News Release

Cherokee Nation

The Cherokee Nation Attorney General’s office added five new charges of false personation against a Tahlequah woman initially charged last month in tribal court with one count of election fraud and one count of false personation.

According to the Cherokee Nation Attorney General’s office, five new charges of false personation were recently filed against Lisa Cookson in tribal court.

Cookson was arrested on May 4 and later released on bond. She appeared in Cherokee Nation tribal court for her initial appearance on Tuesday. Cookson pleaded not guilty.

According to an investigative report from the Attorney General’s office to the Cherokee Nation Election Commission, Cookson was volunteering for District 2 Tribal Council candidate Bobby Slover’s campaign for the June 5 Cherokee Nation general election. Cookson is charged with fraudulently preparing, altering, and signing more than 90 absentee ballot request forms that were presented to the Cherokee Nation Election Commission without the knowledge or consent of voters between January and April of 2021.

Among the 14 witnesses to the alleged crimes listed in the amended criminal complaint is District 2 candidate for Cherokee Nation Council Bobby Slover, Venita Jo Slover and former Tribal Council member David Walkingstick.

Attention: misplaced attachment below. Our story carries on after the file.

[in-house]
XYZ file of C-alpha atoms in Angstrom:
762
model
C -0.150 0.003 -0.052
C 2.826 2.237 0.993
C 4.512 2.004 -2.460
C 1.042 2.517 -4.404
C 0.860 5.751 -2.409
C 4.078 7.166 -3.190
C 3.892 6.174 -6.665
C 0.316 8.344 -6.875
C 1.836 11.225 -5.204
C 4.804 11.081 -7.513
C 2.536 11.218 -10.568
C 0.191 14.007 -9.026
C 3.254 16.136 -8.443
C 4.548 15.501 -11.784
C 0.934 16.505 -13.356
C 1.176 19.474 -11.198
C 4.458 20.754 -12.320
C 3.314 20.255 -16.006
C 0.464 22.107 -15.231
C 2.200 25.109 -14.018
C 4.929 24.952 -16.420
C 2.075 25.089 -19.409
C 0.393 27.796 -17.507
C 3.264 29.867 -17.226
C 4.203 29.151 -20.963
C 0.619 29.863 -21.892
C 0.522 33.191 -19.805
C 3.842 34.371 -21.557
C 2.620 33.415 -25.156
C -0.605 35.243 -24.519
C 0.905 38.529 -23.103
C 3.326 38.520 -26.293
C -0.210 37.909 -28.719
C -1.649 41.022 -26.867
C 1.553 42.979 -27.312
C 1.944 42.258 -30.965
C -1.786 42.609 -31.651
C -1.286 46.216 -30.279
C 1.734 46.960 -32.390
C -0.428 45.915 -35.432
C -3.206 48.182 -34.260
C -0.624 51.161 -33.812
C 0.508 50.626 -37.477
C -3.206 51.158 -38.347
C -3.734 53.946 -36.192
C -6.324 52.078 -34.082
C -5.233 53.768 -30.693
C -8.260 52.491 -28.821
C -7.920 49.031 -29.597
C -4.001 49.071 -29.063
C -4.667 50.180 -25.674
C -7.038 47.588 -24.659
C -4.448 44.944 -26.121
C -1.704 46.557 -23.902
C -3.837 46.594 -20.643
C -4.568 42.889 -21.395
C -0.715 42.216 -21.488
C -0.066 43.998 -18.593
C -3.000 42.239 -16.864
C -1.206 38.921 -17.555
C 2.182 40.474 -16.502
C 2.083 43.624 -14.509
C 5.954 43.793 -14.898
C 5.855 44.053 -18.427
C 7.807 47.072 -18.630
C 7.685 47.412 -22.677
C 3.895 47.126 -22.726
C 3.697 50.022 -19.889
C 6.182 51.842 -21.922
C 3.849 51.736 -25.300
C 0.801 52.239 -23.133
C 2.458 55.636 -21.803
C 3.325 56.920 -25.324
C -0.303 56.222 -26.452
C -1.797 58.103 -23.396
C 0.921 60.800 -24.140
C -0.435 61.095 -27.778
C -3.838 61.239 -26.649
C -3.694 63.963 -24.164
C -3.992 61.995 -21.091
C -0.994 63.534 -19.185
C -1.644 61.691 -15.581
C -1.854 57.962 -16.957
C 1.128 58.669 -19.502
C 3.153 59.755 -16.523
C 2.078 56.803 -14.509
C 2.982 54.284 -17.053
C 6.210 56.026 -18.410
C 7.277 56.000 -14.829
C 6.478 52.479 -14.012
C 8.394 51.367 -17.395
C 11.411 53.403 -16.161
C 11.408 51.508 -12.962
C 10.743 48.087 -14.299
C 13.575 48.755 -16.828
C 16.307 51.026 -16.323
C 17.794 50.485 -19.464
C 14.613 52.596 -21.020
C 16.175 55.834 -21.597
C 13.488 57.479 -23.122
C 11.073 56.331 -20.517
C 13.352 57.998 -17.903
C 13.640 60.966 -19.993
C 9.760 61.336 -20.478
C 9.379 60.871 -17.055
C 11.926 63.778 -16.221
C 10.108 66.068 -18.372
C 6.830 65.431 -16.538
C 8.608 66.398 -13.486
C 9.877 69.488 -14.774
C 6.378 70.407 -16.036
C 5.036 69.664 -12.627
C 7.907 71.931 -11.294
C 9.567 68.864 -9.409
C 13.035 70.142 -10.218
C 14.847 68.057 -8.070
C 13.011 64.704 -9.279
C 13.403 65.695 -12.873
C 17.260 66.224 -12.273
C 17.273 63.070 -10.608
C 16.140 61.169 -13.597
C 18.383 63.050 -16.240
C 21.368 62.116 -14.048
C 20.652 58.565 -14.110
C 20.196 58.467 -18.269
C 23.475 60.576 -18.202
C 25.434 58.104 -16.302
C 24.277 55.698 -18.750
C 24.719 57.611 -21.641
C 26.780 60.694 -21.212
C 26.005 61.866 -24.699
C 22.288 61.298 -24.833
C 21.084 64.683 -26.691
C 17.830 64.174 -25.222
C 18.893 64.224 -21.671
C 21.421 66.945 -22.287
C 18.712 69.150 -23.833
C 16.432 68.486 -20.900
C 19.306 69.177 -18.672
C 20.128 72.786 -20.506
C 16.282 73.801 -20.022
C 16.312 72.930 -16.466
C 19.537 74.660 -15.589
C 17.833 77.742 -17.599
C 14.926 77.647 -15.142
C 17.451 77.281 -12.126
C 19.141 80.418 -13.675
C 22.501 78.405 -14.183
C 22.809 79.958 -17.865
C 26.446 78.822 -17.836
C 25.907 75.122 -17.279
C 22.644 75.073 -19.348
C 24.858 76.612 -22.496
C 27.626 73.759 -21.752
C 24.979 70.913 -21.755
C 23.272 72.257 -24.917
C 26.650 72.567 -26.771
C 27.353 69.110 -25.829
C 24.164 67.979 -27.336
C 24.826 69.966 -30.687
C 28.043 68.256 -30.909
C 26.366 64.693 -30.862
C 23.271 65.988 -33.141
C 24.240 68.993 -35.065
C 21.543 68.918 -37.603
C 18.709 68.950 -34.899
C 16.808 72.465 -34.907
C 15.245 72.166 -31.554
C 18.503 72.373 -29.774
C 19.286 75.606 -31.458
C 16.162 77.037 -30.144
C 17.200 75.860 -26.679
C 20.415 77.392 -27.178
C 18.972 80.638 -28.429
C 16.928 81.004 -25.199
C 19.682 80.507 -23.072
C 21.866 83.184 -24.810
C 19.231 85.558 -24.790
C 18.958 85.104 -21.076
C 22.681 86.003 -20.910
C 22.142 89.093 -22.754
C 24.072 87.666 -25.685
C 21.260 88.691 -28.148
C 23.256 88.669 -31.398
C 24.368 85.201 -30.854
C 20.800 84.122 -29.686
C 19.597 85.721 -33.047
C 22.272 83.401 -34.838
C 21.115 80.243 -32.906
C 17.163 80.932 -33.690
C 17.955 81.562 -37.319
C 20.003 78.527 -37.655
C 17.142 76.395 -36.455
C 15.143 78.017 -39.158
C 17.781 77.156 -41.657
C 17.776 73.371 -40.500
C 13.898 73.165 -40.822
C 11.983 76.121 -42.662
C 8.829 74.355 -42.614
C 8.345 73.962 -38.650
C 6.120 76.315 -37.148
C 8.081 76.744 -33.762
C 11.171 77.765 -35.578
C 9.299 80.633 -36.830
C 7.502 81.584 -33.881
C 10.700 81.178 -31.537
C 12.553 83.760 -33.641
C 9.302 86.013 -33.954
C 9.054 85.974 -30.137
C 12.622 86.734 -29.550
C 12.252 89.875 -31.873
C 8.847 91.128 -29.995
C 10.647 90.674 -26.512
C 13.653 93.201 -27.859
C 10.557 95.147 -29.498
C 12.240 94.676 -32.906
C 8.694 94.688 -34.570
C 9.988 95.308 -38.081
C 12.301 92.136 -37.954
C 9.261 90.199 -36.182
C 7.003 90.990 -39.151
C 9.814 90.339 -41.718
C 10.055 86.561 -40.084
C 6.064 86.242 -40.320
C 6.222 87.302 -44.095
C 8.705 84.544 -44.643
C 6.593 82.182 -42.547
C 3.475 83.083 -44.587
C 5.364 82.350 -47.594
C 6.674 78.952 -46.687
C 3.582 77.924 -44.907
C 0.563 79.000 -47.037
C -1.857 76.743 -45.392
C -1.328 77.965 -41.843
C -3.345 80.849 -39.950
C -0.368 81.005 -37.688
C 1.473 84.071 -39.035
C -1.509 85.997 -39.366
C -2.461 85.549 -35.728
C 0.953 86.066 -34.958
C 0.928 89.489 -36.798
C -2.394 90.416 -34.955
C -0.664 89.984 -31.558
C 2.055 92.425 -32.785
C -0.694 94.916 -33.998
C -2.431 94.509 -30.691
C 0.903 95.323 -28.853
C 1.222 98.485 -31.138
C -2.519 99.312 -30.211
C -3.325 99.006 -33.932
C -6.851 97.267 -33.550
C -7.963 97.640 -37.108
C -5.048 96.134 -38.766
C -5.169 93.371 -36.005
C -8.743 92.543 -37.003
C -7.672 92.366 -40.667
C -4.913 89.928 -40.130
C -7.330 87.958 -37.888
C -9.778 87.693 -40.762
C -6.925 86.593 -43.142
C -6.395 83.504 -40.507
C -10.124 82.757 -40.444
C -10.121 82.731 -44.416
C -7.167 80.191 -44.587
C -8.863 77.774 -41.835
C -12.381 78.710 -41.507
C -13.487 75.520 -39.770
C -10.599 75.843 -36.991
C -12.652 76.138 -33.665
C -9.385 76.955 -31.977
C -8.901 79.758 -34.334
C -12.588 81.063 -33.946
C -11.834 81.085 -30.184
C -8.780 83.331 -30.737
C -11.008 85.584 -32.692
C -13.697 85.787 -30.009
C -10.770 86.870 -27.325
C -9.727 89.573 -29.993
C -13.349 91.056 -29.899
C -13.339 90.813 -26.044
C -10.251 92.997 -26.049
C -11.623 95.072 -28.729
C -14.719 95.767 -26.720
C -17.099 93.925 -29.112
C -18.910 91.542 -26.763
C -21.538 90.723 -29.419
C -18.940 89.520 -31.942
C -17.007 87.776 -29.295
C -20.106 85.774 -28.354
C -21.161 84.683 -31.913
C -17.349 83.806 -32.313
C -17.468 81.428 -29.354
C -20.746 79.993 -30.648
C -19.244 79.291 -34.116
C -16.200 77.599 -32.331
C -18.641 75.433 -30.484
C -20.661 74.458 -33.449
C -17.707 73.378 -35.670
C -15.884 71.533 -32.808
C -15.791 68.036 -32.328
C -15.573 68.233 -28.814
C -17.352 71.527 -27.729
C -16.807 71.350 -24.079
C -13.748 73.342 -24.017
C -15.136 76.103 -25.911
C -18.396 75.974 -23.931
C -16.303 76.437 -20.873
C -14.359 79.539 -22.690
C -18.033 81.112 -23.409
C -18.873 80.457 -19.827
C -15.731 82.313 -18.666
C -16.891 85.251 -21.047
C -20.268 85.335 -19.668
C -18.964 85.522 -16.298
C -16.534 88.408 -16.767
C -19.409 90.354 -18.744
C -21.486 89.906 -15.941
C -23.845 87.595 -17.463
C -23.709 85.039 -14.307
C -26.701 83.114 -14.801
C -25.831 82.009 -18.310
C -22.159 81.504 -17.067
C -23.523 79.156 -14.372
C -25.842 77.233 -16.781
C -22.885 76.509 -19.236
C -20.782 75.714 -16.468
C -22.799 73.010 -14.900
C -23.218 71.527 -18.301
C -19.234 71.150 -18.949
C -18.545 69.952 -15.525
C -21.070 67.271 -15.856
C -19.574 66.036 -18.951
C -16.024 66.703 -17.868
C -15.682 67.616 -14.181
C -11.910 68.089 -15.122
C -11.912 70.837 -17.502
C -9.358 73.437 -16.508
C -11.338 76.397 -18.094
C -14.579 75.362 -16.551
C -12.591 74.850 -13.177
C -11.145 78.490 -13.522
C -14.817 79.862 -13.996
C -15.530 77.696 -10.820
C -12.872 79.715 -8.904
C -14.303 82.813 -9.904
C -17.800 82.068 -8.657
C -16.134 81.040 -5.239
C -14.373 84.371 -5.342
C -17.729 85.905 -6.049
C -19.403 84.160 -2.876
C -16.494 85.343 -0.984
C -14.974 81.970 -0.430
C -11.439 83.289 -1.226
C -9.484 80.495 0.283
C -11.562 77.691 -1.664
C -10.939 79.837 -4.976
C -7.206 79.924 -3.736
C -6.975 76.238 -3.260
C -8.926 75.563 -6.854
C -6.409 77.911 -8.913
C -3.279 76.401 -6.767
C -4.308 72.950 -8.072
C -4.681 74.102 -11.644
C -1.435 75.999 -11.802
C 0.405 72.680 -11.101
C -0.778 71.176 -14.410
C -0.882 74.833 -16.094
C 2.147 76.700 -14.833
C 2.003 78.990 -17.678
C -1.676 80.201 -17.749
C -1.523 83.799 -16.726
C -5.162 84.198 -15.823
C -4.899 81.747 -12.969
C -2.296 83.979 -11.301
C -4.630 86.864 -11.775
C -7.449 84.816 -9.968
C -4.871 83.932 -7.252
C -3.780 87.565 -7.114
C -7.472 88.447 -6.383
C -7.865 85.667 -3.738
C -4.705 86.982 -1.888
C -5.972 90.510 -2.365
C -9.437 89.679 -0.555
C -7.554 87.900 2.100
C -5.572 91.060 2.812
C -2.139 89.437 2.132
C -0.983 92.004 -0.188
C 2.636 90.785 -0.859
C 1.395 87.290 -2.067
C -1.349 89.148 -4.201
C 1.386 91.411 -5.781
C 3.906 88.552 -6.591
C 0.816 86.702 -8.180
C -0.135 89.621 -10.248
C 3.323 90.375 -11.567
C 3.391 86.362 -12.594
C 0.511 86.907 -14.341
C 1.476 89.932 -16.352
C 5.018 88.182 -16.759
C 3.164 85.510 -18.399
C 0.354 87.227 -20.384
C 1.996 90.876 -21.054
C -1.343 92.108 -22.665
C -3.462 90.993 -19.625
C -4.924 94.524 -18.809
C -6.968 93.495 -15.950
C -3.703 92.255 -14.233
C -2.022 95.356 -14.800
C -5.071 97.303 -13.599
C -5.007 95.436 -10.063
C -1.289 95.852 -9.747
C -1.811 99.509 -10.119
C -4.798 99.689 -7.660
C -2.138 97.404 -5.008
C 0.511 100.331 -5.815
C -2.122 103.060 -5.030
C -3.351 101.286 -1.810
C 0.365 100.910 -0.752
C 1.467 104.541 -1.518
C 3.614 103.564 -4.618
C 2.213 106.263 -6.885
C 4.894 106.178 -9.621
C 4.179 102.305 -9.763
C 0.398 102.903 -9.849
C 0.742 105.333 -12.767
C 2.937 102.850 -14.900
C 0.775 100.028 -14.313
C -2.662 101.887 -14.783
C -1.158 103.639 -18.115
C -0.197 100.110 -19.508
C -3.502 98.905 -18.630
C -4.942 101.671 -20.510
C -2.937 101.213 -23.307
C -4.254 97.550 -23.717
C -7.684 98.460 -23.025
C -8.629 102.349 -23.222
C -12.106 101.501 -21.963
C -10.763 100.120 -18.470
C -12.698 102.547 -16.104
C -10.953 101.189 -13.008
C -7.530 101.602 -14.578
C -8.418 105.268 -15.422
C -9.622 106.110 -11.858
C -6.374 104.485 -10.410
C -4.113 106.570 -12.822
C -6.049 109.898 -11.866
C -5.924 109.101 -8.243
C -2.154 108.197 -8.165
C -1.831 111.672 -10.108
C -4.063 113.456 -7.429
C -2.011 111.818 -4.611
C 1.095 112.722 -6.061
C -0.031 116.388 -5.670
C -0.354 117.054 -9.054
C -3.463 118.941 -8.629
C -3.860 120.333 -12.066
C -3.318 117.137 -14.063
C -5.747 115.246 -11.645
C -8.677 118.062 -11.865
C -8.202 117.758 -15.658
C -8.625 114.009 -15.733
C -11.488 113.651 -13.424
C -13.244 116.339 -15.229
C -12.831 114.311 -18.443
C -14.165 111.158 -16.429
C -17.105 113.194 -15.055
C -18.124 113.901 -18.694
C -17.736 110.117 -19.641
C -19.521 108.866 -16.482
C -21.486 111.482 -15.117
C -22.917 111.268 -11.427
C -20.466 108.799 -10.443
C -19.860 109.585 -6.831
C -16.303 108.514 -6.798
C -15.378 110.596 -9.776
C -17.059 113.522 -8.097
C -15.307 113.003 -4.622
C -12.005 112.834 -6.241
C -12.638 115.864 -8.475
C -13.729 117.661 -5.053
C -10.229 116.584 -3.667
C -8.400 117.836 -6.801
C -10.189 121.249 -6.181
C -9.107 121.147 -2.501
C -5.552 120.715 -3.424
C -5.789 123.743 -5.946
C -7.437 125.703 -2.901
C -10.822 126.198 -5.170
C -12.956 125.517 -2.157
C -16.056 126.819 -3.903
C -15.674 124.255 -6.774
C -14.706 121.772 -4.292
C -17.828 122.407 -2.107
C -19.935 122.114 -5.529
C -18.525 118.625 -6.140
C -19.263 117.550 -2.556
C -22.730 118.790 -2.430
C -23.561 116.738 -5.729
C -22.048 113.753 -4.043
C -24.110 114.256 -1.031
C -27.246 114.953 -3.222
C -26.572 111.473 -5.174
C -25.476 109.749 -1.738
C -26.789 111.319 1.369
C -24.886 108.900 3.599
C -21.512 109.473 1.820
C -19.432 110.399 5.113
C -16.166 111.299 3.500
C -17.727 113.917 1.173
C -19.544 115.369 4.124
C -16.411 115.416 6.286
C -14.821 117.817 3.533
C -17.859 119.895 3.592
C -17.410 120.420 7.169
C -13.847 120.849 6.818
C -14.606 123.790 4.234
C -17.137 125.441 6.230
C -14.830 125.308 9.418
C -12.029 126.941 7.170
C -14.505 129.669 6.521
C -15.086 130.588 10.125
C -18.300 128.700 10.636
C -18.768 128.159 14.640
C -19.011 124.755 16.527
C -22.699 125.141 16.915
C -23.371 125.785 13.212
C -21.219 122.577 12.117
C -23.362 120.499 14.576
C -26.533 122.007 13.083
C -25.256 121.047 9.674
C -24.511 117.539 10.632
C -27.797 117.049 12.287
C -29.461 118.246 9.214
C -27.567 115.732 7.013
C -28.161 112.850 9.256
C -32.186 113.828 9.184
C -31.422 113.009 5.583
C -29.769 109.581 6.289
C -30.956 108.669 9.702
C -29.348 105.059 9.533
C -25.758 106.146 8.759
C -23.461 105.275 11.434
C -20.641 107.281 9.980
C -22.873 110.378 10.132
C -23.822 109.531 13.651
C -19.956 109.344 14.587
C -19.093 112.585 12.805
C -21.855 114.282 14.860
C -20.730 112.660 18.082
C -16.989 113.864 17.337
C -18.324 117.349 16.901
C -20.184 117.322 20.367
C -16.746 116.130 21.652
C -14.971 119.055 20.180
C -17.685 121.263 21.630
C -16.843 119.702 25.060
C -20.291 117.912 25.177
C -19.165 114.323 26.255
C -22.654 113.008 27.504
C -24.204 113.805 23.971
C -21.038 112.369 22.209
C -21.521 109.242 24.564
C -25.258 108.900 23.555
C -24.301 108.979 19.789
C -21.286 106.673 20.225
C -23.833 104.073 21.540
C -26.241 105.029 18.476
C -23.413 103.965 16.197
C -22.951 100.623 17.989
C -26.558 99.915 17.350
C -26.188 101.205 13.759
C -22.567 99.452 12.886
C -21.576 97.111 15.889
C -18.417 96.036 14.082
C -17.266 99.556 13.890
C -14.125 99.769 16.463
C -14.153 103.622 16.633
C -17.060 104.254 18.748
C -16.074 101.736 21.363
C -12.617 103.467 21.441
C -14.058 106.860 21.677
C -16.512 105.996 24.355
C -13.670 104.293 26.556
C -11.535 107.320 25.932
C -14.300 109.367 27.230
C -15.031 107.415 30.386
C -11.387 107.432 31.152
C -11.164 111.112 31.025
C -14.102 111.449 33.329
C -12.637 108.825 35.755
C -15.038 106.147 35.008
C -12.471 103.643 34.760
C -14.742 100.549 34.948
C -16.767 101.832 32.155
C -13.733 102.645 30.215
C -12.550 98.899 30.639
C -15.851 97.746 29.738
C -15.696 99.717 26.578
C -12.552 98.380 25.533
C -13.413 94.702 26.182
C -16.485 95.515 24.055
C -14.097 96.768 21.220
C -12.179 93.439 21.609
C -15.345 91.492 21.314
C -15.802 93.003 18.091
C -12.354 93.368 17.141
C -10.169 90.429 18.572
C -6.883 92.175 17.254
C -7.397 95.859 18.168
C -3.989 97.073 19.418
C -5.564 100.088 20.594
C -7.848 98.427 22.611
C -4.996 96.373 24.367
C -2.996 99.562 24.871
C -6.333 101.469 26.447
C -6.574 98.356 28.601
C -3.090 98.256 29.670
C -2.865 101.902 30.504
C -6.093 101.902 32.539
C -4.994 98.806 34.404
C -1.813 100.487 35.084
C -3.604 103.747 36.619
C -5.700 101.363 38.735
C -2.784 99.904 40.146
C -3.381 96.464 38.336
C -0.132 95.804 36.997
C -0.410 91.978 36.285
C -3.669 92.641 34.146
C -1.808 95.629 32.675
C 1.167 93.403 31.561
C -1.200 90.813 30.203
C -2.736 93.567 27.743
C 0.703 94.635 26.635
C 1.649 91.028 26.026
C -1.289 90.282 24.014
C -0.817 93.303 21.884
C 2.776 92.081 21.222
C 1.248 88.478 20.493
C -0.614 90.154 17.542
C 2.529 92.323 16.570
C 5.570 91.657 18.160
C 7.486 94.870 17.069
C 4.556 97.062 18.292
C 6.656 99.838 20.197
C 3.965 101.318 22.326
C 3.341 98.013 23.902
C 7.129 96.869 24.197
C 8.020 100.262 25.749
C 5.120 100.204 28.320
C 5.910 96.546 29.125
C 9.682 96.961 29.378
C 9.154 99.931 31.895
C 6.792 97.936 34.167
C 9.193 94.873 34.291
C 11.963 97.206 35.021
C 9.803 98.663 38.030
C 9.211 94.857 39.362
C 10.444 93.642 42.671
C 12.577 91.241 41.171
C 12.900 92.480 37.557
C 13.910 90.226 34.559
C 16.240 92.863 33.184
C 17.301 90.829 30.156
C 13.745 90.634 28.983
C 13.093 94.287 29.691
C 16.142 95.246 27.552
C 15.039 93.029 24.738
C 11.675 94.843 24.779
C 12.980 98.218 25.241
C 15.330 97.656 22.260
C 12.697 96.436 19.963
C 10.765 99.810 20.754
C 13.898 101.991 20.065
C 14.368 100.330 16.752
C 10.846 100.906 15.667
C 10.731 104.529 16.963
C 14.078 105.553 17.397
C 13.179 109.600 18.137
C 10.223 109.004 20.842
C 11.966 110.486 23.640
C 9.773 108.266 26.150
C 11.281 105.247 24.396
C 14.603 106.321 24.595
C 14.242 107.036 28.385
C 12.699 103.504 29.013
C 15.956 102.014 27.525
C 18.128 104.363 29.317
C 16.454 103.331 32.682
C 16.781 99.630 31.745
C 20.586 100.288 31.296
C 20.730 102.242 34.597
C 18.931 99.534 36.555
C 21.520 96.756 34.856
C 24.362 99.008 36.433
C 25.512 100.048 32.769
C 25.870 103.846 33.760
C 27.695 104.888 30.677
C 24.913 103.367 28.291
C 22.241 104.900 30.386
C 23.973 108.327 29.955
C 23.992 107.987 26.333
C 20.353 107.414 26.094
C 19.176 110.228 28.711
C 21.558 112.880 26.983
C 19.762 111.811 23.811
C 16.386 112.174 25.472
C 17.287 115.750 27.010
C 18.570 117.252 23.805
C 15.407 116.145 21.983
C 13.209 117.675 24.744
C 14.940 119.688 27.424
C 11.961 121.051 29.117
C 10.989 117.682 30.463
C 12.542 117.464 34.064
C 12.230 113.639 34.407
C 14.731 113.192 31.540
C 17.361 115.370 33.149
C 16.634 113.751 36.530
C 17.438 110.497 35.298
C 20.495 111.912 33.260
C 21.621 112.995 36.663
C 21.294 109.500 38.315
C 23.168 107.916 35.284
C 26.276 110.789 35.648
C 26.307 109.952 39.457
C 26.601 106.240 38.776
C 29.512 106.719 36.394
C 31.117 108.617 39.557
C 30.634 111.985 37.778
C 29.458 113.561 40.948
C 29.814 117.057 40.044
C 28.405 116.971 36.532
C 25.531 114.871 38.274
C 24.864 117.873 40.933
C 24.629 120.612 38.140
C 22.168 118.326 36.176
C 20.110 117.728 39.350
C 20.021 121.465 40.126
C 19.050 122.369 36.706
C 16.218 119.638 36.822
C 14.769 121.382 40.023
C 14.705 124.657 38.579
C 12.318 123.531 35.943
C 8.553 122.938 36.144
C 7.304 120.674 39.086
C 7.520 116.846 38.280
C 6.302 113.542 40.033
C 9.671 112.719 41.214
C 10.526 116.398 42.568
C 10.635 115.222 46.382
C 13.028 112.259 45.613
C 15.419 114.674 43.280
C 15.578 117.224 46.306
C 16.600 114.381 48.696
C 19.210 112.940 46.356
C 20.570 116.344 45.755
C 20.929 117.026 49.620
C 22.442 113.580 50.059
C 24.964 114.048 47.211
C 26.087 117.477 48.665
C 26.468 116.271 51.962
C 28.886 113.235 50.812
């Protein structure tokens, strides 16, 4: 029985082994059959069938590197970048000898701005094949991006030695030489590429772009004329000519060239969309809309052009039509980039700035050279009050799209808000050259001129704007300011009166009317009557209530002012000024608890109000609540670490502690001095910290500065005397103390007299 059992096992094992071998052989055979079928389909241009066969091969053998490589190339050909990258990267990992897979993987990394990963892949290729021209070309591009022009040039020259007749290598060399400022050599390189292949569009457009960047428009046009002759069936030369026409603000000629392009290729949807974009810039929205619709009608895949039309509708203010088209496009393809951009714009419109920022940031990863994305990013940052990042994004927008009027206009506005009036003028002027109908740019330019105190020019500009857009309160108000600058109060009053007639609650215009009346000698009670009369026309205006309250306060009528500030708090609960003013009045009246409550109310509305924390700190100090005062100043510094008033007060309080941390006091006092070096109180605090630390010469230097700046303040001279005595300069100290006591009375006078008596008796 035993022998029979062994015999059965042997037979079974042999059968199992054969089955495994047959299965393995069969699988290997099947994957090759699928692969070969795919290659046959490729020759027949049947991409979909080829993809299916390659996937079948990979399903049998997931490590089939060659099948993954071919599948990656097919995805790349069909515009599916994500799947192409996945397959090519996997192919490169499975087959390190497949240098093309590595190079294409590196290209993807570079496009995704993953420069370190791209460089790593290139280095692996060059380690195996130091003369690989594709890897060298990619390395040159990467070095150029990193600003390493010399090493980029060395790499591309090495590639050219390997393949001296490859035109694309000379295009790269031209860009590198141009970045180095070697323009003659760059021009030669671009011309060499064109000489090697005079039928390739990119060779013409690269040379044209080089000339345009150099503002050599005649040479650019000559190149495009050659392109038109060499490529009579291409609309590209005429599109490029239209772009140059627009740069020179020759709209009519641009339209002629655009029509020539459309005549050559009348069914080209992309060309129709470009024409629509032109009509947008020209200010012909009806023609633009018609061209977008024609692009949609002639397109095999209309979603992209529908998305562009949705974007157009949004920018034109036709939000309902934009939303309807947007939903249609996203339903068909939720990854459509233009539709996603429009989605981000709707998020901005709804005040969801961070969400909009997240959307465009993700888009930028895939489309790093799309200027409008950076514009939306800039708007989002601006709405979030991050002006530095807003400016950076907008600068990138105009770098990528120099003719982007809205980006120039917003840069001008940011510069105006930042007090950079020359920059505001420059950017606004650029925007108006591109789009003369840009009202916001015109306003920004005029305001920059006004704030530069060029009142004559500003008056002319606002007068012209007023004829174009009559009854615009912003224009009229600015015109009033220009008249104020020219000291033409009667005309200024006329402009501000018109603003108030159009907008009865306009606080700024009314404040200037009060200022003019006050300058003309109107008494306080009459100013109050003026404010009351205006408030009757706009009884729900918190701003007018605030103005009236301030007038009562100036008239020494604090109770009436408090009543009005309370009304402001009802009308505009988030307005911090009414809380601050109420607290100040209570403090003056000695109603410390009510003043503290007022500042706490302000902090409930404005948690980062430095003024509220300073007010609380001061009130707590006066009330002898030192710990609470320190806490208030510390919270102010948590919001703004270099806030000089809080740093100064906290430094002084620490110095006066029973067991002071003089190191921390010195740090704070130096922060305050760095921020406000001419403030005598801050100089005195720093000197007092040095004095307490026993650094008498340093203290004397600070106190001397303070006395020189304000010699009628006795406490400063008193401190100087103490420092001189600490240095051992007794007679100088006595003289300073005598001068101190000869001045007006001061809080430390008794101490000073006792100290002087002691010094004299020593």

“The Cherokee Nation Attorney General’s Office takes election fraud allegations very seriously. It remains vitally important that tribal election laws are enforced in order to protect the rights of Cherokee Nation citizens and to uphold the integrity of our electoral process,” Attorney General Sara Hill said.

Election fraud and false personation is punishable by up to three years for each count, and a maximum fine of $15,000.

Cookson is scheduled for another court appearance on August 10.

About Cherokee Nation

The Cherokee Nation is the federally recognized government of the Cherokee people and has inherent sovereign status recognized by treaty and law. The seat of tribal government is the W.W. Keeler Complex near Tahlequah, Oklahoma, the capital of the Cherokee Nation. With more than 390,000 citizens, 11,000 employees and a variety of tribal enterprises ranging from aerospace and defense contracts to entertainment venues, Cherokee Nation is one of the largest employers in northeastern Oklahoma and is among the largest tribal nations in the United States.

To learn more, please visit www.cherokee.org.

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